I agree with the other readers that this book was seperated into two stories...Paul's and Dr. Boyer's. While, I did enjoy this book, I felt that it fell a little short where Dr. Boyer’s story was involved. She didn’t jump off the pages and come to life for me. In addition, she did nothing to help Paul other than just listen to his story.

Although, it was quite a story. Which I figured out pretty quickly in the beginning, what the story was. There was nothing really new about the story other than the ending was a little bit of a surprise for me. I did not really see it coming.

Paul’s story did draw me in. He had personality. He may have seemed quiet and with drawn but he was a lot stronger and grown up than he really was. I felt bad for Paul. Paul was the nice guy that finished last.

When it came to learning about Dr. Boyer and her tragic past, I thought she was a victim of it and thus was weak. After a while, I would just skim over her parts of the book to get back to Paul's. Overall, this was a pretty, good book. This book did show me enough of what Mr. Seidel is capable of and I will check out some of his other prior novels.


By Spencer Seidel

“‘He’s got a knife!’ Jimmy said after seeing the glint of a blade in the kid’s hand. Jimmy brought his gun up and squared it at the kid.”

A murder rocks Portland, Maine after police discover an incoherent teen sitting in a pool of blood late one night. Paul Ducharme is found with a murder weapon in one hand, the dead body of his best friend in the other, and no clue how he got to the Eastern Promenade Trail.

A teenage love triangle gone wrong brings Spencer Seidel back with a vengeance in LOVESICK (PublishingWorks; $14.95; June 2012), the follow up to his breakout novel Dead of Wynter. Seidel deftly illustrates the trying relationship amid a friend and love interest – each with their own desires, issues and shocking agendas.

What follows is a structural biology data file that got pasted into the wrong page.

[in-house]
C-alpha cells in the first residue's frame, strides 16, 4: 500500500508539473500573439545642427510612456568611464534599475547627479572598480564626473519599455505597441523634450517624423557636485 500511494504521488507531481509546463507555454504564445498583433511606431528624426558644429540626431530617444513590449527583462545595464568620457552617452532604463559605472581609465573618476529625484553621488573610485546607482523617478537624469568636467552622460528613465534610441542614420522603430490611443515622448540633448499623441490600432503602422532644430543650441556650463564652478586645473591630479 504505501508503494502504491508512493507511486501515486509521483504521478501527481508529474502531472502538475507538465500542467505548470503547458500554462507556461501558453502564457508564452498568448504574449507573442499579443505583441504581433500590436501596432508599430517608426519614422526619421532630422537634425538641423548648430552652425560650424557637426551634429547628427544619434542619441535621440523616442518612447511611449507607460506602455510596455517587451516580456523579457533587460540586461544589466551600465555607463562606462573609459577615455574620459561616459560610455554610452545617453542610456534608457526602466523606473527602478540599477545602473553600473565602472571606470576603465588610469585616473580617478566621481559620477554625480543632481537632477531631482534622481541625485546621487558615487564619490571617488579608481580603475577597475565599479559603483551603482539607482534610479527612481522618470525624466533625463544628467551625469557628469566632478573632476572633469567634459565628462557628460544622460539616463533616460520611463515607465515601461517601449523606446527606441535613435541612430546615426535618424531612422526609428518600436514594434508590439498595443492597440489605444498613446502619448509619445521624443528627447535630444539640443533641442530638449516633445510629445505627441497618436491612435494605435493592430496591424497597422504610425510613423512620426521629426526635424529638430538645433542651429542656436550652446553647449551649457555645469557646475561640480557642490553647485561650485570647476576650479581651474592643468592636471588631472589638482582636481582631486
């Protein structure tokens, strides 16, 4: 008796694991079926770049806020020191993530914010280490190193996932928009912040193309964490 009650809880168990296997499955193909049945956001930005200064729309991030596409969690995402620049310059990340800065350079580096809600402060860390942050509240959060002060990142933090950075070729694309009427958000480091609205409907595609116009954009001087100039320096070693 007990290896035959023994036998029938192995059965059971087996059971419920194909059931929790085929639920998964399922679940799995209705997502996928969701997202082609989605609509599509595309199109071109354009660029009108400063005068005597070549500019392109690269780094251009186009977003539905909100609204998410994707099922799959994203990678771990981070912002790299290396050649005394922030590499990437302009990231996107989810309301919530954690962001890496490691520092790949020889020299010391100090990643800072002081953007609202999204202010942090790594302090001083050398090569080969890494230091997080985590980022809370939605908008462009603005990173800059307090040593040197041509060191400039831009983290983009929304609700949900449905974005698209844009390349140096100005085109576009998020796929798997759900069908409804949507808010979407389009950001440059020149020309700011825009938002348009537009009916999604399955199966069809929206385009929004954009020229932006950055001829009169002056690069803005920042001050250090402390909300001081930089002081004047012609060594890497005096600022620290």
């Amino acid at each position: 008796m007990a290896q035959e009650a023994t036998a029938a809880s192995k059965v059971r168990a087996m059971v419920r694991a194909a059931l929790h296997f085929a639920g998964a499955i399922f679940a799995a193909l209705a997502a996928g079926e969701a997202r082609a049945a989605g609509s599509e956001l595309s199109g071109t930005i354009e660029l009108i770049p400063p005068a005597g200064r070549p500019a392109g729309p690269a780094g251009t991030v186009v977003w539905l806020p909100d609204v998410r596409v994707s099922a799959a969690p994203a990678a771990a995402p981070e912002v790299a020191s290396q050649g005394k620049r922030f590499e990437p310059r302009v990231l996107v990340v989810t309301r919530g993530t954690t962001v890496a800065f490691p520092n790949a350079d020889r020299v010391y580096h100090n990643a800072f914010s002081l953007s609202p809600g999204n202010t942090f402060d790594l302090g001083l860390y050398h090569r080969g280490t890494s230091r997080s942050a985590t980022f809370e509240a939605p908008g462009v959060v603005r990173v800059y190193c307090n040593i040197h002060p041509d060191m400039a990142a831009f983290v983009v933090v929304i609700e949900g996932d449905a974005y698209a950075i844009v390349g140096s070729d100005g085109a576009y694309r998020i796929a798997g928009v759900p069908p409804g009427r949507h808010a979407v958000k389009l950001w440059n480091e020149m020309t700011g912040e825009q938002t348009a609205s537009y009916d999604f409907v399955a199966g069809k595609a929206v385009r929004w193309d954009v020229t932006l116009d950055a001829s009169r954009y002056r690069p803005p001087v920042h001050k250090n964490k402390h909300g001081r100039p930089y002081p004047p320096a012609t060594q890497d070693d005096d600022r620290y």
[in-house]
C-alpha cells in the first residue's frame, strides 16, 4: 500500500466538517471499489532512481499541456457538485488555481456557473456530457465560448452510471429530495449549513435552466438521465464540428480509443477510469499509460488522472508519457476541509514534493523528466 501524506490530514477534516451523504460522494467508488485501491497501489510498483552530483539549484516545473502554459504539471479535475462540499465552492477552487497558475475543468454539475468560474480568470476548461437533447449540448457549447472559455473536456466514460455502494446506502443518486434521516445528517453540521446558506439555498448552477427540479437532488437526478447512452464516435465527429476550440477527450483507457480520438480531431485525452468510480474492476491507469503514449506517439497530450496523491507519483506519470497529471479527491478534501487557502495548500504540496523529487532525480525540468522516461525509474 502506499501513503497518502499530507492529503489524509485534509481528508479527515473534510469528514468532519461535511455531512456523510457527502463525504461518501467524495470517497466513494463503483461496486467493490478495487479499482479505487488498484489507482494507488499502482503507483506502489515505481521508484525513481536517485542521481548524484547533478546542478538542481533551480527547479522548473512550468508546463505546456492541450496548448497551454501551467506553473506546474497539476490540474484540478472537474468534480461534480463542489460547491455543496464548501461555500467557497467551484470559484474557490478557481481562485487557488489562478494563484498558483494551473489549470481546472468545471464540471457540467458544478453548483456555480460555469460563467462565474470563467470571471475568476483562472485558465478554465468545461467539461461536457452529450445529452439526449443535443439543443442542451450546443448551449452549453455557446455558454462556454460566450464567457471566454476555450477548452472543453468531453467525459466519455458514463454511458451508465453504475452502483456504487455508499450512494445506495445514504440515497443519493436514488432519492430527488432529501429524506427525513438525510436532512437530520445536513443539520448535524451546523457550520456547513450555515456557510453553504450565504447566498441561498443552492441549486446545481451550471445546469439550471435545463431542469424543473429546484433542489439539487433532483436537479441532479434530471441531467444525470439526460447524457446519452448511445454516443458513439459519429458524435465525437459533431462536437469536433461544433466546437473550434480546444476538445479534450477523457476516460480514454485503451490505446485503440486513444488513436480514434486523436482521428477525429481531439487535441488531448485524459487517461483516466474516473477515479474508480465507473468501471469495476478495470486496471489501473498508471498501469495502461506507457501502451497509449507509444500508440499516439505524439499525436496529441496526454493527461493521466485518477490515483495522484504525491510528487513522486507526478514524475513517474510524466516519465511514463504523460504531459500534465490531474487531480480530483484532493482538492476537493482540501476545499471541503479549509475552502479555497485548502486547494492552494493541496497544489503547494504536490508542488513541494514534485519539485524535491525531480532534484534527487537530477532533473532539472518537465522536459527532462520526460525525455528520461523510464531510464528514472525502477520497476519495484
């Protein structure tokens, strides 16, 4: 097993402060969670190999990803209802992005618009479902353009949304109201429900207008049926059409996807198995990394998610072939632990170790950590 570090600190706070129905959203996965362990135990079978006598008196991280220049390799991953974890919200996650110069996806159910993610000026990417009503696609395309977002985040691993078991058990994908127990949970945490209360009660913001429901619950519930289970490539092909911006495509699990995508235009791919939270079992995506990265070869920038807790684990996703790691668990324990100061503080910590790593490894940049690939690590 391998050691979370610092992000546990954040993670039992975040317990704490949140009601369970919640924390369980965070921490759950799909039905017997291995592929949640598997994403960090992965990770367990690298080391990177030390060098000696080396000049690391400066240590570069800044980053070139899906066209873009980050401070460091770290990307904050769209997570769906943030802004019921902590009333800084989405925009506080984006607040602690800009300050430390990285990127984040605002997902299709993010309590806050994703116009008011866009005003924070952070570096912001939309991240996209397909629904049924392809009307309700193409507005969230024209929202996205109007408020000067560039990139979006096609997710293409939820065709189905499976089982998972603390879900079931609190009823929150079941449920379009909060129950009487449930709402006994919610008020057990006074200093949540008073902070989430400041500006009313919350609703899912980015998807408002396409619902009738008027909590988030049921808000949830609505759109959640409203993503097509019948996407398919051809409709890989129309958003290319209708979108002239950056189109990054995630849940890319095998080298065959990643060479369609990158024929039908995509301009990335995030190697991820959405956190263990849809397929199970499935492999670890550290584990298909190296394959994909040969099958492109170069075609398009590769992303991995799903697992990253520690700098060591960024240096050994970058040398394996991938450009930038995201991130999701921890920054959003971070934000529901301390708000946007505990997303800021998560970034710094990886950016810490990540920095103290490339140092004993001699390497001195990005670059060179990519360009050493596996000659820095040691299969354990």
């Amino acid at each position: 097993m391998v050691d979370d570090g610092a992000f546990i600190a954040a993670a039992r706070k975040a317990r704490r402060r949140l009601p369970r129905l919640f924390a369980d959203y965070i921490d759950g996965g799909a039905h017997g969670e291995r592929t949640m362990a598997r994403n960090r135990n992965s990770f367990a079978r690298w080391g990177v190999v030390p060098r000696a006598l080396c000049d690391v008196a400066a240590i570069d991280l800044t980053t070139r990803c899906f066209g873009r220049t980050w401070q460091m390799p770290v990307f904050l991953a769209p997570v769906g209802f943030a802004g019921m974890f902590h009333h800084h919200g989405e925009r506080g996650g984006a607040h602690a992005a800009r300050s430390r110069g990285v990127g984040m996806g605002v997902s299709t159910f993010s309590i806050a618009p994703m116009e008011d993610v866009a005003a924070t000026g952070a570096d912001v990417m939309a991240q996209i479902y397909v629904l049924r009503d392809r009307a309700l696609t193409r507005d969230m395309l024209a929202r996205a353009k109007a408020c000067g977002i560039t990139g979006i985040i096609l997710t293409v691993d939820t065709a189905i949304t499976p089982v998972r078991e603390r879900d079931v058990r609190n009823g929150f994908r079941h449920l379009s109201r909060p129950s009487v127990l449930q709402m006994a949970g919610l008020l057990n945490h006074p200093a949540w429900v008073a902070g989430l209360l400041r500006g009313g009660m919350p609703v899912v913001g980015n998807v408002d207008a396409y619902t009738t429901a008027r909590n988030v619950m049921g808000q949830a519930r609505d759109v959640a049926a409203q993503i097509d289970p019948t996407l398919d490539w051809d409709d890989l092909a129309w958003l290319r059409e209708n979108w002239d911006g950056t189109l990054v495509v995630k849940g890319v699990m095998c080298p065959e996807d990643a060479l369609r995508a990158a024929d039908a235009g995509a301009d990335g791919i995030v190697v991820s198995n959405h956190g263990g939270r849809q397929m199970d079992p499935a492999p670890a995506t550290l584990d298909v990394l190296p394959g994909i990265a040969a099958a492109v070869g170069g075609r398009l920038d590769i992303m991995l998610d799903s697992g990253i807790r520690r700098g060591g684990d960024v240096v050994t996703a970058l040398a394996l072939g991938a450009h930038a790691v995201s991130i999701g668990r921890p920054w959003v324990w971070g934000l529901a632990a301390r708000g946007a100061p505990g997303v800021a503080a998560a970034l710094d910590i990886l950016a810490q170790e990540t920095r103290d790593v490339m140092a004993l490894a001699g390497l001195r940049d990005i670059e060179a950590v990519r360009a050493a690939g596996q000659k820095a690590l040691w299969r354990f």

Wendy, the girl of Paul’s dreams, has been missing for weeks. Her boyfriend Lee has been murdered–apparently by Paul. It’s an open and shut case–or so most of Portland thinks.

When forensic psychologist Dr. Lisa Boyers is asked to interview Paul, who claims to forget the events leading up to the murder, she reluctantly agrees. In her jailhouse interviews, Lisa helps Paul to recover his memories, but the murder’s circumstances force her to recall her own troubled past.

Media attention mounts. Reporters stream into Portland. All eyes turn to Lisa. She seems intent on exonerating the “brutal teen killer” but quickly finds herself the focus of an over-zealous reporter with a knack for digging up dirty secrets. But the killer who has Lisa in the crosshairs already knows them all.



By Spencer Seidel

PublishingWorks, June 2012

$14.95; 378 pages

ISBN-13: 978-1-935557-69-2


The Terrifying World of a Writer By Spencer Seidel

Ask anyone who knows me, and they'll tell you that I can be overly scheduled, neurotic, a tad eccentric . . . Well, I won't go on. You get the picture. Let's just say that sometimes I'm not real good with going with the flow.

Show me a writer who isn't a little strange, and I'll show you a mediocre writer. Writers throughout history have been weird. Hemingway was weird. Same goes for F. Scott Fitzgerald. Do I even have to mention Truman Capote?